The Virgin Administrators continue their winning streak – with them now obtaining (what the Court described as) “extraordinary” orders to facilitate their administration!

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By Stephen Dickens, Partner

The Federal Court, in the second significant case arising out of the Virgin collapse, has made extraordinary limited recourse and limited liability orders on application by the Administrators.

Justice Middleton of the Federal Court of Australia in Strawbridge, in the matter of Virgin Australia Holdings Ltd (administrators appointed) (No 2) [2020] FCA 717 has, pursuant to section 447A(1) of the Corporations Act 2001 (Cth) (Corporations Act), altered the usual statutory framework for the conduct of voluntary administrations  under Part 5.3A in a fundamental way.

The circumstances and background of the administration of the Virgin Companies was set out shortly in our previous article at:

Following the first, more orthodox, application by Administrators, seeking, amongst other things, a 4-week extension of the time provided in section 443B of the Corporations Act, the Administrators have returned to the Federal Court seeking further orders, some of which were far more extraordinary.

The latest application has seen the limits of section 447A pushed further than ever before.


The Administrators applied for, amongst others, the following orders:

  1. extending the period for the convening of the second meeting of creditors of each of the Virgin Companies, for about 3 months, to 18 August 2020;
  2. permitting the second meeting of the creditors of each of the Virgin Companies (Second Meetings) to be convened at any time within the Convening Period;
  3. limiting the Administrators’ personal liability with respect to obligations entered into after their appointment including with respect to:
    1. specific charter flights provided to a particular customer, Rio Tinto Services Limited (Rio Tinto);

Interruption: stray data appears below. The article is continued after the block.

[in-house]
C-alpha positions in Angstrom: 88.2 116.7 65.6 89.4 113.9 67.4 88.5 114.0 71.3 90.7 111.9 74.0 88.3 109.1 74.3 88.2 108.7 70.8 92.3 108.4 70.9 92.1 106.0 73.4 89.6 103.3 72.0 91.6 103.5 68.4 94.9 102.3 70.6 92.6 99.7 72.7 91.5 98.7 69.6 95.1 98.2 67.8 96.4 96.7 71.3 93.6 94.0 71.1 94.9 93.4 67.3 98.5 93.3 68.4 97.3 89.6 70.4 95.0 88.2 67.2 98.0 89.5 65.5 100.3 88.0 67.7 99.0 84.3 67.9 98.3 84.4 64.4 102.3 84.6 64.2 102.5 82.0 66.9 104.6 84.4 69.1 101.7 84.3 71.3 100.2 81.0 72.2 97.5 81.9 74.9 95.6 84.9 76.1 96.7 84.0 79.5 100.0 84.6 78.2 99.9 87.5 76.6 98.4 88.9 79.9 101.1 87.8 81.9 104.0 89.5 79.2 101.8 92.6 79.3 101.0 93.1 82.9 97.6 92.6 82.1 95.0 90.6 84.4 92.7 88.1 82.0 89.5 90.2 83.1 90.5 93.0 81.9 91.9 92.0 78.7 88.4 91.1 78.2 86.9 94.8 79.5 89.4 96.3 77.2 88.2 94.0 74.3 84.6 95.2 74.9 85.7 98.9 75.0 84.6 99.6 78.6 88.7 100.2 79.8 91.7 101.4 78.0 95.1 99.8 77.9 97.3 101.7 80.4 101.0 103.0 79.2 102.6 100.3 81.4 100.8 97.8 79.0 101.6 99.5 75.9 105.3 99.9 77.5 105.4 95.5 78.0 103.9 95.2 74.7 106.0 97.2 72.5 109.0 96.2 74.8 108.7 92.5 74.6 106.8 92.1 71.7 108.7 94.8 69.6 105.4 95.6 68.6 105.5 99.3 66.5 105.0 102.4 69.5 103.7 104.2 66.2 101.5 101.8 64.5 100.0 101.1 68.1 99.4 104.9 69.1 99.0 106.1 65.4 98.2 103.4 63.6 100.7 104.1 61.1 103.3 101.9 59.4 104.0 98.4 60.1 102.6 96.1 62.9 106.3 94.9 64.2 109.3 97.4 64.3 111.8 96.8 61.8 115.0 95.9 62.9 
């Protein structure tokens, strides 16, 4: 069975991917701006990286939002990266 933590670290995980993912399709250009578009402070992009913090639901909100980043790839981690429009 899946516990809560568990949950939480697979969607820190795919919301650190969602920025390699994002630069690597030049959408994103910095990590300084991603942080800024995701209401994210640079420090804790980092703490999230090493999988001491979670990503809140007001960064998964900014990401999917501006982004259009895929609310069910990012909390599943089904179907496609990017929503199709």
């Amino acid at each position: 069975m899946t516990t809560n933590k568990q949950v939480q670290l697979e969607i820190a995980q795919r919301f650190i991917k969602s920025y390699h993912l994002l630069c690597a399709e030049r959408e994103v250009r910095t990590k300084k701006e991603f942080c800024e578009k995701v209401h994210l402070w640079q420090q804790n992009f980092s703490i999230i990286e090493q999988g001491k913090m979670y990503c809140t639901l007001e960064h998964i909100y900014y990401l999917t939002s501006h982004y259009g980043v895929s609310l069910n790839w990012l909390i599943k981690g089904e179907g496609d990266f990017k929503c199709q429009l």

2. future arrangements to be entered into by the Administrators in connection with the operation of the Virgin Companies’ business;
    3. the Commonwealth’s JobKeeper programme (JobKeeper);
    4. inter-company loans between various entities within the Virgin Companies;
  4. directions that the Administrators would be justified in offering a conditional credit to customers of the Virgin Companies who have been unable to take flights booked with the Virgin Companies because those flights were cancelled in response to the COVID-19 pandemic;
  5. modifying the requirement in section 438B(2) that the directors of each of the Virgin Companies provide a report as to the company’s activities and property, and instead requiring that a single report be prepared for Virgin and various of the Virgin Subsidiaries;
  6. that the members of the committee of inspection be given leave to derive a profit or advantage from the external administration of each of the Virgin Companies; and
  7. dispensing with the requirement that the Administrators open and operate a separate bank account for each of the Virgin Companies.

Whilst seeking a range of orders, this article focuses on the extraordinary limited recourse and limited liability orders sought by the Administrators (emphasised above), and, in particular, future (unidentified) arrangements likely to be entered into by the Administrators.

Those future arrangements were described as falling within the following general classes:

  1. aircraft finance leases and aircraft operating leases (the ‘Aircraft Leases’);
  2. alliance agreements;
  3. procurement contracts, including:
    1. in-flight services agreements;
    2. ground handling agreements;
    3. operational systems agreements;
    4. fuel agreements;
    5. maintenance and parts agreements;
    6. IT agreements;
  4. trade mark licence agreements;
  5. airport agreements;
  6. cargo agreements;
  7. charter agreements;
  8. corporate sales agreements;
  9. industry/agency agreements;
  10. insurance arrangements; and
  11. training agreements.

The usual framework for an Administrator’s liability

Section 443A of the Corporations Act relevantly provides:

The administrator of a company under administration is liable for debts he or she incurs, in the performance or exercise, or purported performance or exercise, of any of his or her functions and powers as administrator, for: